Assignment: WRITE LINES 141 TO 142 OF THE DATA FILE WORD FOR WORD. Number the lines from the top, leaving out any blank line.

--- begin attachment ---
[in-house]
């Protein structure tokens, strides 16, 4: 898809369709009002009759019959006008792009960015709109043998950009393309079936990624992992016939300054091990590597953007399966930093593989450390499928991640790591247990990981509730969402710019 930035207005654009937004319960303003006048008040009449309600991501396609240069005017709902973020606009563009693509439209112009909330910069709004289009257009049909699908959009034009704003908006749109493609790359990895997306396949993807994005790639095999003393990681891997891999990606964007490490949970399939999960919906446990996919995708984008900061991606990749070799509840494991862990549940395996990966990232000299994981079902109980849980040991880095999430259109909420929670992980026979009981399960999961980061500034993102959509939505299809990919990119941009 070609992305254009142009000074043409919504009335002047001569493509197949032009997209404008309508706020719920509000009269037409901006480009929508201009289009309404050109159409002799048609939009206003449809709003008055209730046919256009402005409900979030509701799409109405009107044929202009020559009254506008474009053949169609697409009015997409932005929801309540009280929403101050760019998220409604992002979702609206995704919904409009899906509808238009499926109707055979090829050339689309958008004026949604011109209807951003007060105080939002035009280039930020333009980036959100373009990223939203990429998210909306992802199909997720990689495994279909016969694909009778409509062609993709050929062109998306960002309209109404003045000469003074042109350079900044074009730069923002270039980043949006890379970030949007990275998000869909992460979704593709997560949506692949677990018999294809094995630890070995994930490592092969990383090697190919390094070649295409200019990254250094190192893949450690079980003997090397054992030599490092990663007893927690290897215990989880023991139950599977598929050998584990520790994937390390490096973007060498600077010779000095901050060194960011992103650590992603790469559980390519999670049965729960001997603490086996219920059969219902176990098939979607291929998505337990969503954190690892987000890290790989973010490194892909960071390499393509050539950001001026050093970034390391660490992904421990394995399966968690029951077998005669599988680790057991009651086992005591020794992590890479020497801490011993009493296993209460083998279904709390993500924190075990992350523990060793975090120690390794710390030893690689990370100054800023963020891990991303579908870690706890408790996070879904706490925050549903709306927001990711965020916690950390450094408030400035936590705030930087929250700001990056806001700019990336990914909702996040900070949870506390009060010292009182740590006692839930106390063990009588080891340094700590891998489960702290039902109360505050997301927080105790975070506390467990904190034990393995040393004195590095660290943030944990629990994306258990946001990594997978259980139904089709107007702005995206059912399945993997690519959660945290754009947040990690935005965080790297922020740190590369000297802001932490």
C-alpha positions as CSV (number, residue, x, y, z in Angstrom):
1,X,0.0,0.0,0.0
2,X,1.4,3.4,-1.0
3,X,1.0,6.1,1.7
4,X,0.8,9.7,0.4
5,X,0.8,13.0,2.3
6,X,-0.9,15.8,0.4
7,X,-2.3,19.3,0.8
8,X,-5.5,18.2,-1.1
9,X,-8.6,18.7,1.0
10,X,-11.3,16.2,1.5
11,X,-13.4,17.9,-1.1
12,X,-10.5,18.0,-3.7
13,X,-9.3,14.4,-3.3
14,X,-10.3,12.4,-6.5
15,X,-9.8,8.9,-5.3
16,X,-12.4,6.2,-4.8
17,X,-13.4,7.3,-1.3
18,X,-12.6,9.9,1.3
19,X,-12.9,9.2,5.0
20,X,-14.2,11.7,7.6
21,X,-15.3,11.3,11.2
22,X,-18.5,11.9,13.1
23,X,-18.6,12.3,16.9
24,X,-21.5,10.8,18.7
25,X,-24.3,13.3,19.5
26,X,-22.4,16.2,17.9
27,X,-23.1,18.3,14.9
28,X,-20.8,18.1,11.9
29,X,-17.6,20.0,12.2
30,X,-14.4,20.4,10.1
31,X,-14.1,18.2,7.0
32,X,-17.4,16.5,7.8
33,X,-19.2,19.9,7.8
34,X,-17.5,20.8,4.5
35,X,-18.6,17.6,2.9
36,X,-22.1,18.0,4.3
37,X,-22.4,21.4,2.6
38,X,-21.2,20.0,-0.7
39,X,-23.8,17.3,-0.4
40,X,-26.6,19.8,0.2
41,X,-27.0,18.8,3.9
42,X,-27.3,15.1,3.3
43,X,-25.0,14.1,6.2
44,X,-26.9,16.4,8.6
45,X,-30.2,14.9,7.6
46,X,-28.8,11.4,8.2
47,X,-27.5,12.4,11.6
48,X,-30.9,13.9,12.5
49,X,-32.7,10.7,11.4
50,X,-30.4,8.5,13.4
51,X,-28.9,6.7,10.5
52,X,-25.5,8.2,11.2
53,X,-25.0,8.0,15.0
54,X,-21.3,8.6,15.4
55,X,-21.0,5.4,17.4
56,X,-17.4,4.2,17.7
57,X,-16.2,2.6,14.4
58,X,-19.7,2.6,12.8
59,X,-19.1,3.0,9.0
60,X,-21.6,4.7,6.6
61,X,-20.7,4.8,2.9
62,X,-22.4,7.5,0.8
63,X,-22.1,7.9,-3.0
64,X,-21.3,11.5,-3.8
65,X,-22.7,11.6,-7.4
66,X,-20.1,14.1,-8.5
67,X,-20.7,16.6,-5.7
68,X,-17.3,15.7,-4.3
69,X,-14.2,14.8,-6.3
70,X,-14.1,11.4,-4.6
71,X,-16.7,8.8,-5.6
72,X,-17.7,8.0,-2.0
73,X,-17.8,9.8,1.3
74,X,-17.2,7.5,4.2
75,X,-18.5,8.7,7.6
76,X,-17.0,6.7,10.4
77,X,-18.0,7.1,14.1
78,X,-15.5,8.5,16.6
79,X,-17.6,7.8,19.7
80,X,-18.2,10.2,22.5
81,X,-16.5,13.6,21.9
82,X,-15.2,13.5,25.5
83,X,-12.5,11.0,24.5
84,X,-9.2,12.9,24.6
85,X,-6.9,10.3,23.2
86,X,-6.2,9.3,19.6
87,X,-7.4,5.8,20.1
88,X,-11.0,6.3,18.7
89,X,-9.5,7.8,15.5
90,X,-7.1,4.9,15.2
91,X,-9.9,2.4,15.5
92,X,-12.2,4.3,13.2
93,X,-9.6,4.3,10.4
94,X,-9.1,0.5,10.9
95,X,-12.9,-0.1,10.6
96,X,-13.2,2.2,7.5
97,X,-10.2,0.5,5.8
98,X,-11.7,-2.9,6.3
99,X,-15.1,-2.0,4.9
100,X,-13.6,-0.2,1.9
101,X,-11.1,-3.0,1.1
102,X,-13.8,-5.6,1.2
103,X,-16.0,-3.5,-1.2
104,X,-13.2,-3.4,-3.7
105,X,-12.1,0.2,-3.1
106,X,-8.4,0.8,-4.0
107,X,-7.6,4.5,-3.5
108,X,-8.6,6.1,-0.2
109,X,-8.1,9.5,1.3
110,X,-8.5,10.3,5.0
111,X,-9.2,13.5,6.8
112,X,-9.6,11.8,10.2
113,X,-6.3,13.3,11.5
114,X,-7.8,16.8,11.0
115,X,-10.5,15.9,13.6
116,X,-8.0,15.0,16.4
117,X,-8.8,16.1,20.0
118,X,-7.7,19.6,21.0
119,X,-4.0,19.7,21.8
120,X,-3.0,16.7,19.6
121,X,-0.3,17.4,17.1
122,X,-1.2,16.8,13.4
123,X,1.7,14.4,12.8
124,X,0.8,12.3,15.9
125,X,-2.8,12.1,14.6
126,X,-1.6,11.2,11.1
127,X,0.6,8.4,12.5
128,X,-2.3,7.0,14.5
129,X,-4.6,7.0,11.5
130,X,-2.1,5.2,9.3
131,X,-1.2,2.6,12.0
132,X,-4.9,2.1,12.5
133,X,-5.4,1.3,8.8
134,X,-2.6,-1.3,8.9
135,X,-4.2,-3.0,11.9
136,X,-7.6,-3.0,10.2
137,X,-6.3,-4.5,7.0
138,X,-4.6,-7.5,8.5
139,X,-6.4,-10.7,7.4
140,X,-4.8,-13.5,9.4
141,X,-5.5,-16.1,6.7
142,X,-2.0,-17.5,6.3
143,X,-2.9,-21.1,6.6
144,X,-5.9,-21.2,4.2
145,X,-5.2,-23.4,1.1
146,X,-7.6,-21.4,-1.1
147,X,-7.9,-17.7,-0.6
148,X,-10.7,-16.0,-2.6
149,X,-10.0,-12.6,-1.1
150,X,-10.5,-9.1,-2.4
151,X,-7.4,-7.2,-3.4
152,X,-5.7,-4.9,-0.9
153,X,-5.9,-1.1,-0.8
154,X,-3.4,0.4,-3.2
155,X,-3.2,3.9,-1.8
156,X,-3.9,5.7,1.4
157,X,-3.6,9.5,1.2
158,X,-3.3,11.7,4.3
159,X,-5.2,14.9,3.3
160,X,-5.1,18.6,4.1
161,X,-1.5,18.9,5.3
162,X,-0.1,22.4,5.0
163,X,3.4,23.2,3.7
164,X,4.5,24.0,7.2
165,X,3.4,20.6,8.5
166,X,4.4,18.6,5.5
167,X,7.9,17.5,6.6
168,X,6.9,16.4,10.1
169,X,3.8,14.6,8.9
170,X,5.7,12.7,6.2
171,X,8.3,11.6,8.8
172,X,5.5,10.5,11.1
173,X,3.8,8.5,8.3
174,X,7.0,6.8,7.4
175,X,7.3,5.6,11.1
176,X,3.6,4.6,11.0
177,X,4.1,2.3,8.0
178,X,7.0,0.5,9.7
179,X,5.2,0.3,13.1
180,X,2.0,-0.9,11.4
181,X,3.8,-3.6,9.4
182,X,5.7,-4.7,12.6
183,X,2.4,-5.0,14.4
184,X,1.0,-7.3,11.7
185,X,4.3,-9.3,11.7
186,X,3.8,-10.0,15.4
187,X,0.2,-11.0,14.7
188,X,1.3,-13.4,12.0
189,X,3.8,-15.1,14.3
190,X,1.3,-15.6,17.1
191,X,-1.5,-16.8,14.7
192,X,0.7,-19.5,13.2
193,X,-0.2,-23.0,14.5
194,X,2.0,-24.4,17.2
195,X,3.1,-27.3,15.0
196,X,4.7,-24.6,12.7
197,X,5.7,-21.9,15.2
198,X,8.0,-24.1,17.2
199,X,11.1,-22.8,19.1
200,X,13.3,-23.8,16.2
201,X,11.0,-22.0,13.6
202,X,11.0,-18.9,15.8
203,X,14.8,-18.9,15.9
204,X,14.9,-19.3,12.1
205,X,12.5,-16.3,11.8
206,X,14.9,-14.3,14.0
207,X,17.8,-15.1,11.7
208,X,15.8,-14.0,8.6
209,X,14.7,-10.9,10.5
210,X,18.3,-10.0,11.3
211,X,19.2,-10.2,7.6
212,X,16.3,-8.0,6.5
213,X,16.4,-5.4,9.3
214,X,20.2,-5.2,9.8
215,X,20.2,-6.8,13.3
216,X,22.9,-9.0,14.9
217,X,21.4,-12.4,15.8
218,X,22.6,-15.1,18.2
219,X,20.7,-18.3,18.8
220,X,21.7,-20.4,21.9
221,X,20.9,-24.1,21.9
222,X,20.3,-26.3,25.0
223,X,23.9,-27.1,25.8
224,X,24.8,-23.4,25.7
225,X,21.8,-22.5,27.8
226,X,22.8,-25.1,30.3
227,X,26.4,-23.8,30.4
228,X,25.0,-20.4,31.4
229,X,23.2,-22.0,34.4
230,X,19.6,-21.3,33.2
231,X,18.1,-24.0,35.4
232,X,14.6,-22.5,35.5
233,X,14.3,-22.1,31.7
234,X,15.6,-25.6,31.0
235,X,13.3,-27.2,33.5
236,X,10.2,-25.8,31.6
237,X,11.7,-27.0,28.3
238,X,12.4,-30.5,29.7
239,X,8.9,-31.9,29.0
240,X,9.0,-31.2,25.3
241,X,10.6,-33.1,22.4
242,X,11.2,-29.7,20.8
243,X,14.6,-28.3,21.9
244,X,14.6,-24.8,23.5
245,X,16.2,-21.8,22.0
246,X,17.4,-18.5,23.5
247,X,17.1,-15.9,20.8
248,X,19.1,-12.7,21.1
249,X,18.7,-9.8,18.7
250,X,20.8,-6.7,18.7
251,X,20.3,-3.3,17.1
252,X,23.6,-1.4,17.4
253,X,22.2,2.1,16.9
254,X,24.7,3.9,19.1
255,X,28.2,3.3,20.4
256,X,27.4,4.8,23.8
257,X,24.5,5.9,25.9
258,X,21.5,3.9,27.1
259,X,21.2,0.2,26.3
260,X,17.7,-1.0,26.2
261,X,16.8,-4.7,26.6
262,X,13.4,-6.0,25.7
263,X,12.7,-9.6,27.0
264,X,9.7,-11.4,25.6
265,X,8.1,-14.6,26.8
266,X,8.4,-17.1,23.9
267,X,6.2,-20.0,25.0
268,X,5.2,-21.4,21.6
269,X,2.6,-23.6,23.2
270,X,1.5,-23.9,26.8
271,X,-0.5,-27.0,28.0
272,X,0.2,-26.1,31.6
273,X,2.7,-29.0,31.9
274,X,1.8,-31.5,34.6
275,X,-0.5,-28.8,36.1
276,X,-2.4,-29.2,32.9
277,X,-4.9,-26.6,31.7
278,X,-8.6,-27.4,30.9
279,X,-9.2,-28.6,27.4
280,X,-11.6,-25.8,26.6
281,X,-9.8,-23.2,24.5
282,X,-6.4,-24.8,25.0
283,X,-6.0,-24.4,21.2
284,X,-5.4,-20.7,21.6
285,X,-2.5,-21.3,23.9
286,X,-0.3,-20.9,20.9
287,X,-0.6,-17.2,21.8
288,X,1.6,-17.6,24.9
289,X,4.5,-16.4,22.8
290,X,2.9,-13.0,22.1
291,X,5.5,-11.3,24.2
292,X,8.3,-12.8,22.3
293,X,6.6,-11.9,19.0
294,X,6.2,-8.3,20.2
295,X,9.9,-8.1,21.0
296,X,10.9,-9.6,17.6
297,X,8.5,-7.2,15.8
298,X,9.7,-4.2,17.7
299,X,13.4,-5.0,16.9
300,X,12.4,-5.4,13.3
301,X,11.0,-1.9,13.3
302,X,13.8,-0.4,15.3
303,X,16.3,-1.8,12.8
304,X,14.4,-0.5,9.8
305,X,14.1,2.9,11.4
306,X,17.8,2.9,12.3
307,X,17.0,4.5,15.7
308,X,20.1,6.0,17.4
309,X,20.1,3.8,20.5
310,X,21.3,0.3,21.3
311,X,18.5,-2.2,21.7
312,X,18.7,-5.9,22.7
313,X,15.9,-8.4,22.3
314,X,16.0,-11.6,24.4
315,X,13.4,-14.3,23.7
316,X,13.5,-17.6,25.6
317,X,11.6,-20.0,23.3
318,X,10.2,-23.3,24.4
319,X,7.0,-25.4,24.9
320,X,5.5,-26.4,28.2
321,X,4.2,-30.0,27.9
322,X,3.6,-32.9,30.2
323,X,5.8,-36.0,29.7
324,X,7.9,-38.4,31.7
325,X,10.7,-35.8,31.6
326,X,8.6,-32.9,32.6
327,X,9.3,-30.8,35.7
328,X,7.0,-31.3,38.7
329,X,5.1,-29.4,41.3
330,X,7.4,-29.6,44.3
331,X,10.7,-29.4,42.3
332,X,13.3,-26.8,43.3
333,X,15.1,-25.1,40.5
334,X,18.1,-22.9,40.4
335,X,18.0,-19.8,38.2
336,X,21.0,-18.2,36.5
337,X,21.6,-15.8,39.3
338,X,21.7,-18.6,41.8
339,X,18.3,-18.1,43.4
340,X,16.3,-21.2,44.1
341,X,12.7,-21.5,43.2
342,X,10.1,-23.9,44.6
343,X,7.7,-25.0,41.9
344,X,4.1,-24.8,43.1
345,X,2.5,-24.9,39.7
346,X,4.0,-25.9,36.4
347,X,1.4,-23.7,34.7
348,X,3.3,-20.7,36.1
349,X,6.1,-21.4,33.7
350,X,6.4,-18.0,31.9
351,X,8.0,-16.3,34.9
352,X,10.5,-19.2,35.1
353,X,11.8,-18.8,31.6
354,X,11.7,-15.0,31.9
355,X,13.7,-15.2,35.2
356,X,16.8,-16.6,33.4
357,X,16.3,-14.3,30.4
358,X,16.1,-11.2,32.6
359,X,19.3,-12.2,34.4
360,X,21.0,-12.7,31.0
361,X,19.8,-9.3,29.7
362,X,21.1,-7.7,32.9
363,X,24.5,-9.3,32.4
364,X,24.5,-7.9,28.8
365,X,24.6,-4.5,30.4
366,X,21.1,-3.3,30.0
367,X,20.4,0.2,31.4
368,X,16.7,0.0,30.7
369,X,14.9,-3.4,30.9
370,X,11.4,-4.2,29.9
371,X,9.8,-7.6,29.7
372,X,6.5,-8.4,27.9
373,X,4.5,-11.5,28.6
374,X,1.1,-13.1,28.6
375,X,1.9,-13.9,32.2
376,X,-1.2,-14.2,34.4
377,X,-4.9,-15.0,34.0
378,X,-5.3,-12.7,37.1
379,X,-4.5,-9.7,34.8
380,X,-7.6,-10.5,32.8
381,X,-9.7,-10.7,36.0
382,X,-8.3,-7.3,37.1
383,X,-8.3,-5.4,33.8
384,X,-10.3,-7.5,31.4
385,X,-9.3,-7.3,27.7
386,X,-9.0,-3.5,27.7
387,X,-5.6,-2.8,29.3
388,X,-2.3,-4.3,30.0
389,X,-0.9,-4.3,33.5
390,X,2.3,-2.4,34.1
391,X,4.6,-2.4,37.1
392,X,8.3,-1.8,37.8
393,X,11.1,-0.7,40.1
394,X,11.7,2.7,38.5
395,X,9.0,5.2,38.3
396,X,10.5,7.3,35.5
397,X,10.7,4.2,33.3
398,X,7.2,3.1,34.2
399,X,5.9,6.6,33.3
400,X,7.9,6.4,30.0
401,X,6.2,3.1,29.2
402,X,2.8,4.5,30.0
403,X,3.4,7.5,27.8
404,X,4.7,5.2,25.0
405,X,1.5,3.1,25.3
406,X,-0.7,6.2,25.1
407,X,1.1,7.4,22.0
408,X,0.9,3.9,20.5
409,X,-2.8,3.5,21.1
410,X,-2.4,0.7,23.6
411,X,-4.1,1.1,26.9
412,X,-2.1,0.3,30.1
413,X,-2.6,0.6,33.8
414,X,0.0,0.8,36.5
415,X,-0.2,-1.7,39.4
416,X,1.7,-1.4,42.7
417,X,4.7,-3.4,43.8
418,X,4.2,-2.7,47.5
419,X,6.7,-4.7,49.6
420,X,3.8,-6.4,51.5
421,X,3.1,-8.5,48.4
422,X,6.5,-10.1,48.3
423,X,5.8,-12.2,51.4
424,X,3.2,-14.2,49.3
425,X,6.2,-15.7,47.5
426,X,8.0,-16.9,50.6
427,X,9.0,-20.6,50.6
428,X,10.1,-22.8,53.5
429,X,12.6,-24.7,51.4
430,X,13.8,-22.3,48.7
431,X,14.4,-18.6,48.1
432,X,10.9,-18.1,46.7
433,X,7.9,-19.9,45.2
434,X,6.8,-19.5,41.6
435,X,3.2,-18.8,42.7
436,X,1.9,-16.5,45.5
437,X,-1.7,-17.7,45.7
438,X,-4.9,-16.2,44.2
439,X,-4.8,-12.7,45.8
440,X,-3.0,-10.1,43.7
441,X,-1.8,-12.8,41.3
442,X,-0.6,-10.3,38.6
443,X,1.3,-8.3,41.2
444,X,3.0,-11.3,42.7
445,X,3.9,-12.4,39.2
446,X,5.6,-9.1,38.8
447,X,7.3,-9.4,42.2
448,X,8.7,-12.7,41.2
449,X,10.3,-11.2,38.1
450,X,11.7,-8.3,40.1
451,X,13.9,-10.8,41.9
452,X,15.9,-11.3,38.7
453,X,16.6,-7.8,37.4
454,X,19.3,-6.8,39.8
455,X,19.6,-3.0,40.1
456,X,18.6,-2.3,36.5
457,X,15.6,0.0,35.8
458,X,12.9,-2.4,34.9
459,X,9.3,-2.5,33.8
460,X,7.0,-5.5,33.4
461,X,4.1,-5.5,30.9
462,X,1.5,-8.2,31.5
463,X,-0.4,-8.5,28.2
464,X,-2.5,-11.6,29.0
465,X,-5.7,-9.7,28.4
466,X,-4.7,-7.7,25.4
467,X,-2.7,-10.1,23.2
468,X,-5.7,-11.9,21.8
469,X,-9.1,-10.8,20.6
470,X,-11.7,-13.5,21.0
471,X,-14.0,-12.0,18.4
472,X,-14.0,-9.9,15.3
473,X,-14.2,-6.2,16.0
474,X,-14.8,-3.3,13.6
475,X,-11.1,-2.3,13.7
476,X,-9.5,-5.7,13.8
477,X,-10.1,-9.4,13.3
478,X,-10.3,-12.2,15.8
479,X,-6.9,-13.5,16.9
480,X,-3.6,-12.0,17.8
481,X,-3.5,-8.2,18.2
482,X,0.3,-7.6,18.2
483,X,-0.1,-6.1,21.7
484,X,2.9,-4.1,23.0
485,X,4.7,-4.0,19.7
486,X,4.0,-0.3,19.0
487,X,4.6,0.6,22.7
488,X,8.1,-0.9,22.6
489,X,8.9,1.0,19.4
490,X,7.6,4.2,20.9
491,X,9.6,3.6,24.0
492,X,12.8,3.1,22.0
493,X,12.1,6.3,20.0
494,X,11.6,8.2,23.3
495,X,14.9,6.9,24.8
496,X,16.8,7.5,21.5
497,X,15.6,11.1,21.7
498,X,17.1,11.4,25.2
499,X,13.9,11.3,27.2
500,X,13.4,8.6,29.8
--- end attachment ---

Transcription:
138,X,-4.6,-7.5,8.5
139,X,-6.4,-10.7,7.4